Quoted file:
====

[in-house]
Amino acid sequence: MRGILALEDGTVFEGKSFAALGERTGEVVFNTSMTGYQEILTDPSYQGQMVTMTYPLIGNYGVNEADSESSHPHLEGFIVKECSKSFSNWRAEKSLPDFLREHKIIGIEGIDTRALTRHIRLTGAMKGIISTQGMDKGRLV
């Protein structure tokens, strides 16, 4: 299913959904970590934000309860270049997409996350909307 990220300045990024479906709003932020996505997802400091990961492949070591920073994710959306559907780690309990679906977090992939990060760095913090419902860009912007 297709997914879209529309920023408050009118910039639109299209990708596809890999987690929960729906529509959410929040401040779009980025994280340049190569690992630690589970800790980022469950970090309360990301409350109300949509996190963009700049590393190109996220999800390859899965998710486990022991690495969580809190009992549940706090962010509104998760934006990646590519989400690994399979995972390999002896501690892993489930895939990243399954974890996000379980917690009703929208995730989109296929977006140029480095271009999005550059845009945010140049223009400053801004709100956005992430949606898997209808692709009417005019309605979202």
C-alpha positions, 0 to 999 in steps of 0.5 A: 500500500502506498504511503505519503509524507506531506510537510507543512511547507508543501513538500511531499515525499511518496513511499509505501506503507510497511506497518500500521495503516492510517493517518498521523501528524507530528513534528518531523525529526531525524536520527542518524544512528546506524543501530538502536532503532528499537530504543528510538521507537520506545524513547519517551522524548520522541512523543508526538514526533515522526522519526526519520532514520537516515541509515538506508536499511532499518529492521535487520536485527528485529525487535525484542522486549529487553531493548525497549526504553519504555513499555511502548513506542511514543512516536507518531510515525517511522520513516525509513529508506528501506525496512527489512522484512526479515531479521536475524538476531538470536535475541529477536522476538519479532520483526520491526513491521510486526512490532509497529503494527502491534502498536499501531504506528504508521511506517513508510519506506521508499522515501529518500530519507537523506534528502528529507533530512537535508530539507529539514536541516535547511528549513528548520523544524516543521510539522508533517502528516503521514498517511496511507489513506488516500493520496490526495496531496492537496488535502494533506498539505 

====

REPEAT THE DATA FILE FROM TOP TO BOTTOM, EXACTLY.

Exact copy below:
[in-house]
Amino acid sequence: MRGILALEDGTVFEGKSFAALGERTGEVVFNTSMTGYQEILTDPSYQGQMVTMTYPLIGNYGVNEADSESSHPHLEGFIVKECSKSFSNWRAEKSLPDFLREHKIIGIEGIDTRALTRHIRLTGAMKGIISTQGMDKGRLV
């Protein structure tokens, strides 16, 4: 299913959904970590934000309860270049997409996350909307 990220300045990024479906709003932020996505997802400091990961492949070591920073994710959306559907780690309990679906977090992939990060760095913090419902860009912007 297709997914879209529309920023408050009118910039639109299209990708596809890999987690929960729906529509959410929040401040779009980025994280340049190569690992630690589970800790980022469950970090309360990301409350109300949509996190963009700049590393190109996220999800390859899965998710486990022991690495969580809190009992549940706090962010509104998760934006990646590519989400690994399979995972390999002896501690892993489930895939990243399954974890996000379980917690009703929208995730989109296929977006140029480095271009999005550059845009945010140049223009400053801004709100956005992430949606898997209808692709009417005019309605979202």
C-alpha positions, 0 to 999 in steps of 0.5 A: 500500500502506498504511503505519503509524507506531506510537510507543512511547507508543501513538500511531499515525499511518496513511499509505501506503507510497511506497518500500521495503516492510517493517518498521523501528524507530528513534528518531523525529526531525524536520527542518524544512528546506524543501530538502536532503532528499537530504543528510538521507537520506545524513547519517551522524548520522541512523543508526538514526533515522526522519526526519520532514520537516515541509515538506508536499511532499518529492521535487520536485527528485529525487535525484542522486549529487553531493548525497549526504553519504555513499555511502548513506542511514543512516536507518531510515525517511522520513516525509513529508506528501506525496512527489512522484512526479515531479521536475524538476531538470536535475541529477536522476538519479532520483526520491526513491521510486526512490532509497529503494527502491534502498536499501531504506528504508521511506517513508510519506506521508499522515501529518500530519507537523506534528502528529507533530512537535508530539507529539514536541516535547511528549513528548520523544524516543521510539522508533517502528516503521514498517511496511507489513506488516500493520496490526495496531496492537496488535502494533506498539505 